The Not-So-Heroic Journey

Many people have blogged about Alice’s supposed Hero Journey, I would argue the opposite, not because I agree with the opposite point of view, but because no one has blogged about it.

First of all what is a hero?

By definition a hero or heroine is a man or woman of distinguished courage or ability, admired for his or her brave deeds and noble qualities. By definition Alice is not a heroine.  She may go on the journey of that of hero or heroine, but she is not the definition of a hero. In my opinion she shows no courage or ability and is not admired, many people have blogged about her supposed Hero’s Journey and how they follow the steps of Joseph Campbell’s outline for a hero or heroine, but if she follows some of the steps of the journey doesn’t mean she’s a hero does it? Her answering the call of adventure doesn’t mean she’s a hero; she’s just answering the call to adventure. Maybe people consider Alice a hero because she’s the protagonist, but the protagonist is not always the hero.

In the book Alice is not a hero.  She does follow some of the steps of Joseph Campbell’s “Hero’s Journey”, such as the call of adventure, but she is not a hero by definition. Also if there were a hero it would be Alice, but what she would be the Hero of her dream? Can people be the heroes of their own dream? Of course, they can be a super hero that saves people or a normal person that saves the world, but in her dream she saves nothing and does not show distinguished courage or ability and is not admired for her brave deeds or noble qualities.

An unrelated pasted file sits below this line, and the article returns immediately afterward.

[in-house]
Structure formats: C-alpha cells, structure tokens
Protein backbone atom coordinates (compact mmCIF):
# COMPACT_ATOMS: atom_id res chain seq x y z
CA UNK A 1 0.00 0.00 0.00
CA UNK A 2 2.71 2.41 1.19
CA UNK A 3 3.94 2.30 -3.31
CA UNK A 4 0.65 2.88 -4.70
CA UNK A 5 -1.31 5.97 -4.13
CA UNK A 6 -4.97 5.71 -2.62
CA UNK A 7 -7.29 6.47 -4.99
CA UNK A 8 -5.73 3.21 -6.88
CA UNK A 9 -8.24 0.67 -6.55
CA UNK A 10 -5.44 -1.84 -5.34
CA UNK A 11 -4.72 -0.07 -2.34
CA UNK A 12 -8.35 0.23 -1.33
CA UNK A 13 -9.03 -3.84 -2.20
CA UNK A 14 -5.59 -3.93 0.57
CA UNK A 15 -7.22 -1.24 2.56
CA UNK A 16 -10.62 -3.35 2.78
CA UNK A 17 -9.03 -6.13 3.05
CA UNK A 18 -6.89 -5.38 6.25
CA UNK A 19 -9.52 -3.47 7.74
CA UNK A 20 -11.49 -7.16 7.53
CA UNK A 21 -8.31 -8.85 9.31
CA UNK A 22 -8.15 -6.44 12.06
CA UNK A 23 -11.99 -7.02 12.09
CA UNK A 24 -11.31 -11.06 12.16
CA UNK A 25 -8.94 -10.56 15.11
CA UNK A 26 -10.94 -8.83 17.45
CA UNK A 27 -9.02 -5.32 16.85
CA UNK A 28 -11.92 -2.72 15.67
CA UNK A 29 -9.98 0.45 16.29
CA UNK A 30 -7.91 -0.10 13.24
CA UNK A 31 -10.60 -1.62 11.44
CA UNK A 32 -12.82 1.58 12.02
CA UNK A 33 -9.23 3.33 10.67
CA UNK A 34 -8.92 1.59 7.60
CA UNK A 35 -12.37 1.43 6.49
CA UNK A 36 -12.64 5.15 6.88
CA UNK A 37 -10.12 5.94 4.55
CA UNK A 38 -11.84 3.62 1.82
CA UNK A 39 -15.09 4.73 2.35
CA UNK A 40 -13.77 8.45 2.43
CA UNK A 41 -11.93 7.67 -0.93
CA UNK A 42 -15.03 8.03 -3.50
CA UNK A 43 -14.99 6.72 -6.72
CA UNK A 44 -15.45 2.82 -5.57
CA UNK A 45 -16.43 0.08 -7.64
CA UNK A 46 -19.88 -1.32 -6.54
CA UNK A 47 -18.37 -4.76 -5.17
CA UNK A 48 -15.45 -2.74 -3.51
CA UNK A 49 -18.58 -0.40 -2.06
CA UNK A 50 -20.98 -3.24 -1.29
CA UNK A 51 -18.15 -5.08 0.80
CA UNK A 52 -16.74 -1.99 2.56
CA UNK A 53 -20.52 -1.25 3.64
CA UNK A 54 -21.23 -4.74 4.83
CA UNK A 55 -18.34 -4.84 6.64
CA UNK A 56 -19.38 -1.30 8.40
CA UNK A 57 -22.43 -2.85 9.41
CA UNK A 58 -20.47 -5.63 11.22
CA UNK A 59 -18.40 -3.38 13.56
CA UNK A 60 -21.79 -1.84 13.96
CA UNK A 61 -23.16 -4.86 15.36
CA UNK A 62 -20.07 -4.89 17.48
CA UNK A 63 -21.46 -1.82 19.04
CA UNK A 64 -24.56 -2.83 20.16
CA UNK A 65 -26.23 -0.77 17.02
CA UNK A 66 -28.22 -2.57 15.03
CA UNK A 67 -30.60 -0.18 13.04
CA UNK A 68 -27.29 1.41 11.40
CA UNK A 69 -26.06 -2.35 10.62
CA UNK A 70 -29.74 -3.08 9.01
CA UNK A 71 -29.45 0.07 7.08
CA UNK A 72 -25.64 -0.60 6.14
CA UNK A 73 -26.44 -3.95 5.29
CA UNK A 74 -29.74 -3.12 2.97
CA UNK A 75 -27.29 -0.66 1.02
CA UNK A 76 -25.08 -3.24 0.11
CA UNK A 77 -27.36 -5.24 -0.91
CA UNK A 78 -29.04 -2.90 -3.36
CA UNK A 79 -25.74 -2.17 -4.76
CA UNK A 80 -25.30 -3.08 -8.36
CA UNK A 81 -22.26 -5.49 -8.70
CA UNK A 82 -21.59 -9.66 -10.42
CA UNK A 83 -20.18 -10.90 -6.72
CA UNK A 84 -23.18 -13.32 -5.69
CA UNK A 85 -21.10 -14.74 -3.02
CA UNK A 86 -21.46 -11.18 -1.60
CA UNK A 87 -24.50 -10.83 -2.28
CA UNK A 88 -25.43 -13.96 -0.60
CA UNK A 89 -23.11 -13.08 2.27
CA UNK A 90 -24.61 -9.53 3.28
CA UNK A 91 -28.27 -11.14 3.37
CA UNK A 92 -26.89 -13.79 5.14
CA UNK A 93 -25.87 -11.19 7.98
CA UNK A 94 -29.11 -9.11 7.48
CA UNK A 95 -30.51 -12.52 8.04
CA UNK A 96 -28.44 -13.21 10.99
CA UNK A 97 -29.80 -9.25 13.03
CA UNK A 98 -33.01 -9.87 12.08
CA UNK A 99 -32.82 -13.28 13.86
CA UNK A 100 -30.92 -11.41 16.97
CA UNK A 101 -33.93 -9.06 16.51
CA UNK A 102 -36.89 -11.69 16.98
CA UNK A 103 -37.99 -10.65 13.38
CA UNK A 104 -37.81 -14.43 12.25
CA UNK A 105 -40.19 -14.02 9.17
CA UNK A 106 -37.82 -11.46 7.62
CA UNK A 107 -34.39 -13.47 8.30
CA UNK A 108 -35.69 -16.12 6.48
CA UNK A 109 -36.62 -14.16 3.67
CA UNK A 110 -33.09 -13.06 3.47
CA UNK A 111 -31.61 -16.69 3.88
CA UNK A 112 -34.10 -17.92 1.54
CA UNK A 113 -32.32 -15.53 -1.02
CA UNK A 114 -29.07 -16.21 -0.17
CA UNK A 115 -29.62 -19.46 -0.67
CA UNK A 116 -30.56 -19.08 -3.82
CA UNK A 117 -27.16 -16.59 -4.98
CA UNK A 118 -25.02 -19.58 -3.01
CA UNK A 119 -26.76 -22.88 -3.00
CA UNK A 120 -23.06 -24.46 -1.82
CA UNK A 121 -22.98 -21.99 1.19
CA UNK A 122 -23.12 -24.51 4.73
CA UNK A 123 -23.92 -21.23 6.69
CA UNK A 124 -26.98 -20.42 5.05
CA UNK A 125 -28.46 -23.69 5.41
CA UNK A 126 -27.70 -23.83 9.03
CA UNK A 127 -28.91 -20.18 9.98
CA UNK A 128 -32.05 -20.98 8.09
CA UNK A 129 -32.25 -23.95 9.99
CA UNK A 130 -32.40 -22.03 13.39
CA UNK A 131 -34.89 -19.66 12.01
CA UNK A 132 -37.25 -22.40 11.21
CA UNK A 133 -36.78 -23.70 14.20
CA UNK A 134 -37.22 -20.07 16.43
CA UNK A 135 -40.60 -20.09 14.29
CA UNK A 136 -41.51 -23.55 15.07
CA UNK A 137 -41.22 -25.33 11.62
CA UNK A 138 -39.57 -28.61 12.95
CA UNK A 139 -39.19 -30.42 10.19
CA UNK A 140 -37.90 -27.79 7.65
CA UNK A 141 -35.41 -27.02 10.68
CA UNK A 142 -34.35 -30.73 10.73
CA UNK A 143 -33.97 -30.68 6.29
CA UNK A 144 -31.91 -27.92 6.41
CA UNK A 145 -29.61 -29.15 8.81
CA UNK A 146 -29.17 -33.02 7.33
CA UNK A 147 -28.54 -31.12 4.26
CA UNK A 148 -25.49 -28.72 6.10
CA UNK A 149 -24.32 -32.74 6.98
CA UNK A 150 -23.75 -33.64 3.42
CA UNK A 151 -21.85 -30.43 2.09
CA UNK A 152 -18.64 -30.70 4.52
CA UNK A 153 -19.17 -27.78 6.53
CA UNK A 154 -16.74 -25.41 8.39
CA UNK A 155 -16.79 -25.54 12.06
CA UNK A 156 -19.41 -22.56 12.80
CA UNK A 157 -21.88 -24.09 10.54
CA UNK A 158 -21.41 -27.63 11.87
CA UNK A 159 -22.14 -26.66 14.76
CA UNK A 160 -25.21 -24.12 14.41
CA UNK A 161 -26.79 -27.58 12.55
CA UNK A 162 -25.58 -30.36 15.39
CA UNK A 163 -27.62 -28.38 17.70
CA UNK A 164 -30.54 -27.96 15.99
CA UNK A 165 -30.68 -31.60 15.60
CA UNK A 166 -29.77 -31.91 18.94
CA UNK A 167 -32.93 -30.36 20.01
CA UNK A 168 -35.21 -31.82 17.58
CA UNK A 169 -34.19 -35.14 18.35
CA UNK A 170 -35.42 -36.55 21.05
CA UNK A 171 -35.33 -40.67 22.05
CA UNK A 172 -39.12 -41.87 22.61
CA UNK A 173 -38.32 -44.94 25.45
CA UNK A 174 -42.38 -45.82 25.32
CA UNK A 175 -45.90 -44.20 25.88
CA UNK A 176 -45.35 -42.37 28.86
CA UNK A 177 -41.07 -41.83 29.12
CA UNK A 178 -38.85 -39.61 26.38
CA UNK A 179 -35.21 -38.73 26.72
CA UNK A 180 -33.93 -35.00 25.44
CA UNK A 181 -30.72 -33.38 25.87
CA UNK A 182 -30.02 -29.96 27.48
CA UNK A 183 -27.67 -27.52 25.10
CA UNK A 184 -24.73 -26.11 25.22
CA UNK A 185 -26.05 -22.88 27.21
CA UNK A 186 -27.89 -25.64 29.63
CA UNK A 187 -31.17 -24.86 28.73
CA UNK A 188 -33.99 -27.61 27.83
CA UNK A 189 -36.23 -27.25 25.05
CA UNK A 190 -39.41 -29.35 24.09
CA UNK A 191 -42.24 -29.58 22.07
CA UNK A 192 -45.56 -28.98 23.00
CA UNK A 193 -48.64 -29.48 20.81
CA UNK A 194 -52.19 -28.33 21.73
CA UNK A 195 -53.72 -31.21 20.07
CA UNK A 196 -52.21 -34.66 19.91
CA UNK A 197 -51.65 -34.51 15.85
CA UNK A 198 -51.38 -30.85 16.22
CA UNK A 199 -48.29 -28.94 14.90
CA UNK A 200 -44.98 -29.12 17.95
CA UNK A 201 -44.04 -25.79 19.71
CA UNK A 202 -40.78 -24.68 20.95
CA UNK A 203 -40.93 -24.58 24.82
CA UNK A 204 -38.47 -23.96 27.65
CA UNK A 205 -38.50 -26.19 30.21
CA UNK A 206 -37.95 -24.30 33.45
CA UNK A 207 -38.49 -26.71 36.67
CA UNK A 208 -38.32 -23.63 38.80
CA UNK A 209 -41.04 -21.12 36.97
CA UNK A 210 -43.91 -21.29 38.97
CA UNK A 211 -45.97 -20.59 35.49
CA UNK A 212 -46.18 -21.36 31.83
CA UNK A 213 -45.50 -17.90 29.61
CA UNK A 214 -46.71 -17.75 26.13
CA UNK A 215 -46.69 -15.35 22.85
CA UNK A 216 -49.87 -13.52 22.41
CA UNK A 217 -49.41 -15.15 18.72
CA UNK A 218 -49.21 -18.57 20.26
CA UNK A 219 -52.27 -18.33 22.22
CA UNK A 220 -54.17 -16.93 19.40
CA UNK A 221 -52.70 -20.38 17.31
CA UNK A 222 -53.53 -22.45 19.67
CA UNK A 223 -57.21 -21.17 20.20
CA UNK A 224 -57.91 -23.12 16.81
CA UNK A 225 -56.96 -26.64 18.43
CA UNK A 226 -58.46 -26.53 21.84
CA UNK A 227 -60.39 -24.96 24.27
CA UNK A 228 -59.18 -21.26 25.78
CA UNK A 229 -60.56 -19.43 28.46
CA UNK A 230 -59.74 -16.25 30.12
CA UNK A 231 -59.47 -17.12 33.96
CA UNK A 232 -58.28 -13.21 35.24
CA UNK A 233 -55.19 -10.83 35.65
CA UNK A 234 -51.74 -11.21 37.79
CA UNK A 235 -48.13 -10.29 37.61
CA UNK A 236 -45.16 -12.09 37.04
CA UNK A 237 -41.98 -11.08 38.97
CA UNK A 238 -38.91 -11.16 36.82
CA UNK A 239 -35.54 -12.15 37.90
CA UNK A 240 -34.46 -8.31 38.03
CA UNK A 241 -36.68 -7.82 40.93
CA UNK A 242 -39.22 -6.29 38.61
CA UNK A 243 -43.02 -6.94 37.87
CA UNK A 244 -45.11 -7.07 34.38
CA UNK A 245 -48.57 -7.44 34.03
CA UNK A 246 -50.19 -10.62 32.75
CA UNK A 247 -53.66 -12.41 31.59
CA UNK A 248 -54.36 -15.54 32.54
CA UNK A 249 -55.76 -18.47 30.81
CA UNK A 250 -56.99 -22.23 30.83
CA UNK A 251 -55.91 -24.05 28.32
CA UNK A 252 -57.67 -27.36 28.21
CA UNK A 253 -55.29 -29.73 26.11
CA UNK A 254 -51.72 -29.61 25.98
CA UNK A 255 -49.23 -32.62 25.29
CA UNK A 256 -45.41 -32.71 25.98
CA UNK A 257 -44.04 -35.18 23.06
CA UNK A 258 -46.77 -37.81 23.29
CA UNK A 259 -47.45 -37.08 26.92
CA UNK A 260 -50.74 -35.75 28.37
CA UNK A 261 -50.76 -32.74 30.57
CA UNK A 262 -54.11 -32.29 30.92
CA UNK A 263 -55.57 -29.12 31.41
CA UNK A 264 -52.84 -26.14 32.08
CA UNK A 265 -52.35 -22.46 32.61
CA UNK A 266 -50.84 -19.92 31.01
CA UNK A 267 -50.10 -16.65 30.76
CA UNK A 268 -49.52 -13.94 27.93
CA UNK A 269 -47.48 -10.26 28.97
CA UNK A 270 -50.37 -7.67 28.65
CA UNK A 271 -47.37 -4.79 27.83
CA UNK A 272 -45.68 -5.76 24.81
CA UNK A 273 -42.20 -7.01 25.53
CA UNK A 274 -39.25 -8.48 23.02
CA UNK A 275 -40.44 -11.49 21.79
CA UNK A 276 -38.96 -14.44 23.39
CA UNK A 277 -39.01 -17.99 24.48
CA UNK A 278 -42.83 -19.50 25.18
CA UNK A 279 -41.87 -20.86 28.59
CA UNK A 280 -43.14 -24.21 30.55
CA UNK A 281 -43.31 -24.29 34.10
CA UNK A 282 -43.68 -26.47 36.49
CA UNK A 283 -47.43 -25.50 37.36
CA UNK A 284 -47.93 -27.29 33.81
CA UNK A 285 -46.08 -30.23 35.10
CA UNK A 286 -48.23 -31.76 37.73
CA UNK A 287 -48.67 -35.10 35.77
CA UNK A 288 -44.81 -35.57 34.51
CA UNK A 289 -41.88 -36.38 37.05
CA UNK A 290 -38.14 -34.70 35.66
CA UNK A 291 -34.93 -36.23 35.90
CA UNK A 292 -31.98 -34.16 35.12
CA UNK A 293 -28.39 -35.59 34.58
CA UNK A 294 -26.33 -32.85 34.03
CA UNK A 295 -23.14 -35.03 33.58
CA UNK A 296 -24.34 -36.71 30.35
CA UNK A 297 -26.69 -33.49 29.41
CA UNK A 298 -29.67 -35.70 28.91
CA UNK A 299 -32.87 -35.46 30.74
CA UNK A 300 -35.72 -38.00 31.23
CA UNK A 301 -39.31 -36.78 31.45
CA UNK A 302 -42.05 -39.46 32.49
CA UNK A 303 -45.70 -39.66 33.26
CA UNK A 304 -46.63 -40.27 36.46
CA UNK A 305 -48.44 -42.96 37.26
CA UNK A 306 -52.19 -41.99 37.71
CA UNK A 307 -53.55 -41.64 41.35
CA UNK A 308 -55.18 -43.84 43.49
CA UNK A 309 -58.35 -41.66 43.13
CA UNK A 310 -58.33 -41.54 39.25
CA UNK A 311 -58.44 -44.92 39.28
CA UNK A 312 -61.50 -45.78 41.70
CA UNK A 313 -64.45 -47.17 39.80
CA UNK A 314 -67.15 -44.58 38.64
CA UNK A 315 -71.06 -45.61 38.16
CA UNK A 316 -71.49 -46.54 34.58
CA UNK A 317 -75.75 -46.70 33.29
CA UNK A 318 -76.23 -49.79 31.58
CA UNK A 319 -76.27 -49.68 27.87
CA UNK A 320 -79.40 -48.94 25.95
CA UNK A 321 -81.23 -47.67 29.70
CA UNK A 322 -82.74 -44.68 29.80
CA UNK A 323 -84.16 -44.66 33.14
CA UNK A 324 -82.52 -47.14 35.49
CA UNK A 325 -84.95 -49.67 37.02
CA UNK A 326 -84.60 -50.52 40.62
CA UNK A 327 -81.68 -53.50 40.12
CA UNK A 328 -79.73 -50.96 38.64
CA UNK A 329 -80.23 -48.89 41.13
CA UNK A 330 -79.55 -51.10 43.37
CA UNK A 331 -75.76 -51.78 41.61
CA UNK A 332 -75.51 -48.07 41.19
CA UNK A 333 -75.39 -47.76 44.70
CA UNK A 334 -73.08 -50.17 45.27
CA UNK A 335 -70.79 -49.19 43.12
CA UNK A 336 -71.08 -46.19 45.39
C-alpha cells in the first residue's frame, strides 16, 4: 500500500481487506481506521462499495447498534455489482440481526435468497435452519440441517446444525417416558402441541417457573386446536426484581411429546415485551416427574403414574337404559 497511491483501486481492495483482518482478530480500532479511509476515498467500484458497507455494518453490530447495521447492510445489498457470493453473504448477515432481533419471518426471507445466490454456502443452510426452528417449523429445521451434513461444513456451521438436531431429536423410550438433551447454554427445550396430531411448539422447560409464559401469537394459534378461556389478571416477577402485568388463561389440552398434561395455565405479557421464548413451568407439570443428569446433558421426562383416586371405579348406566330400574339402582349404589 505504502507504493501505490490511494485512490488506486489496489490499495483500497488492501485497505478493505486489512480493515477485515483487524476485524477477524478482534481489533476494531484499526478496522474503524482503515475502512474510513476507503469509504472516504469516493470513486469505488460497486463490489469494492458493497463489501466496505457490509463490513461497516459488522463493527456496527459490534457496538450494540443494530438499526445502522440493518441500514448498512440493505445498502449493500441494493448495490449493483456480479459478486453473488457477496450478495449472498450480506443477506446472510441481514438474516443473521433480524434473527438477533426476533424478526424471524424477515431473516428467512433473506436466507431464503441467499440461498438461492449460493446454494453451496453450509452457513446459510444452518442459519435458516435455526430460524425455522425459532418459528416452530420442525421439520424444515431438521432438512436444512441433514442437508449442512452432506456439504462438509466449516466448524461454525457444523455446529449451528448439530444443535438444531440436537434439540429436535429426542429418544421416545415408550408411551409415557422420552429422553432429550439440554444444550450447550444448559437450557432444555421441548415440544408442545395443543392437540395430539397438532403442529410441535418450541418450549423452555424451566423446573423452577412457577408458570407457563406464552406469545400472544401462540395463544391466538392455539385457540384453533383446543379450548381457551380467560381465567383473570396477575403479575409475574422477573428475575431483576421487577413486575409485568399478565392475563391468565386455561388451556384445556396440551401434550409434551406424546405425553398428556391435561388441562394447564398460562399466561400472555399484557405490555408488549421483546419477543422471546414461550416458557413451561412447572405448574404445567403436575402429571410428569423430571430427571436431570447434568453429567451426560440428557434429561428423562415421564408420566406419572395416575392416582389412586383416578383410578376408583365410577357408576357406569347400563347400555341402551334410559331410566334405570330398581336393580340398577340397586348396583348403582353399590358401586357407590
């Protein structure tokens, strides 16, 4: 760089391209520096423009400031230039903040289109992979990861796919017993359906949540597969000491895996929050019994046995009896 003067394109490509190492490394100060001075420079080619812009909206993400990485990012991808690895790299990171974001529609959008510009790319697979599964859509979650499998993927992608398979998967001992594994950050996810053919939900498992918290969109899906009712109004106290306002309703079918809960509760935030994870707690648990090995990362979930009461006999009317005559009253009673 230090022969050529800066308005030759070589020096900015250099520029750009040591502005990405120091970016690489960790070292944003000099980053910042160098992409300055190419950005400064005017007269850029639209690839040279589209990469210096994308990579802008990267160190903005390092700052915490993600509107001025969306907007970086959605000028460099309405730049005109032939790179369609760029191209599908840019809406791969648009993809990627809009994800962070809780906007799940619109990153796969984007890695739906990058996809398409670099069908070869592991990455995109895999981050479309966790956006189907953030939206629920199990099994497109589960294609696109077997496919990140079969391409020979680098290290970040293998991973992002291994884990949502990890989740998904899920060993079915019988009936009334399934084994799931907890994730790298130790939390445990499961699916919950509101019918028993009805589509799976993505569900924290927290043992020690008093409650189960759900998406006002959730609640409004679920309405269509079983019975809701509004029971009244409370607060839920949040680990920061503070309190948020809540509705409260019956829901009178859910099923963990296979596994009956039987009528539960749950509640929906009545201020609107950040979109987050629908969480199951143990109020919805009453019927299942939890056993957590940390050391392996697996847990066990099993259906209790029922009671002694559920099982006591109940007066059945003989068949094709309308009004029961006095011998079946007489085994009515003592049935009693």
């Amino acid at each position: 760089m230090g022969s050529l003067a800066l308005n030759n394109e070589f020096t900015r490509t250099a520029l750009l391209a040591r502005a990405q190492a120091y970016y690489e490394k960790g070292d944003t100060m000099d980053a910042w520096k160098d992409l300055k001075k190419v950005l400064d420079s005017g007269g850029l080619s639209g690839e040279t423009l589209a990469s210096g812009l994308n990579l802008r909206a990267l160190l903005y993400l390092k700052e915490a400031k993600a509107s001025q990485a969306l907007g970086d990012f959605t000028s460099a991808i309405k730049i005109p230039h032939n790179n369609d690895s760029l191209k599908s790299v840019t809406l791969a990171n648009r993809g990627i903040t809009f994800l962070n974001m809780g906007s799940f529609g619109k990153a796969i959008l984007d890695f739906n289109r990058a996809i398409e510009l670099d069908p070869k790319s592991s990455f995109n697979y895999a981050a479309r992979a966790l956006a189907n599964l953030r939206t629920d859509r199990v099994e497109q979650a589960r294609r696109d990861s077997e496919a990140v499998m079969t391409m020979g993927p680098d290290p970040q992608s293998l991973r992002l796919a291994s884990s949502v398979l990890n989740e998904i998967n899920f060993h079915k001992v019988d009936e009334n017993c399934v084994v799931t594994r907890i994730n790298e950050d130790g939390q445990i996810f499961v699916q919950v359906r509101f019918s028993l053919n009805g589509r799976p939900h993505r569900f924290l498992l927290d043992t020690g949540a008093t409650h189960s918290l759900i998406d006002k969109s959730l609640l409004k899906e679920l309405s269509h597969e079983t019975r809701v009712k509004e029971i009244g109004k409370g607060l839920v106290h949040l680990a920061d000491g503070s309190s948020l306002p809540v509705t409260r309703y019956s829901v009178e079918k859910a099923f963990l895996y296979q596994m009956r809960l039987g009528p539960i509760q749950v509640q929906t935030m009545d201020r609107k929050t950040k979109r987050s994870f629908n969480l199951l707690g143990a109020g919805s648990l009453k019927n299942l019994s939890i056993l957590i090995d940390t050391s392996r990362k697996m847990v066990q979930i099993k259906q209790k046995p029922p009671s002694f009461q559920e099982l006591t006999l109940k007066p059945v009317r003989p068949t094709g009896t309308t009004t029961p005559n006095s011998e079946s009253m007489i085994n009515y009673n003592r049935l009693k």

Is Alice Becoming Smarter?

One thing that caught my attention in chapter 10 was when The Mock Turtle asks Alice if she’s seen the whiting, and she responds by saying “yes, I’ve often seen them at dinn-.” Notice how she doesn’t finish her sentence and say dinner, most likely to not offend the mock turtle. This reminds of when she’s swimming with the mouse in her pool of tears and talks about cats to the mouse, which offends him.

Alice’s talk with the mouse and the mock turtle are similar because she says things that could offend them, she offends the mouse when she talks about cats and about how her cat was good at catching mice, she discovers her mistake after she talks a bit it for a little while, the difference is with the mock turtle she catches herself before she says something that could offend the mock turtle. So naturally the question “Why does she offend the mouse and the mock turtles even though the situation is similar?” comes up.

The answer I came up with is that she must have become smarter, I may be wrong, but some how her journeys may have made her smarter, not in math or school subjects, but socially. In chapter 2 she said her mind and offended the mouse and in chapter 10 she held back a little, to not offend the mock turtle. Maybe I’m completely wrong and she gets along better with mock turtles more than she does mice, but most likely not. So basically Alice’s journeys from chapter 2 to chapter 10 must have affected her in a way that made her more socially smart.

  • Welcome to the “Alice Project”

    What happens when a group of insightful 10th grade students explore Alice's journey into Wonderland?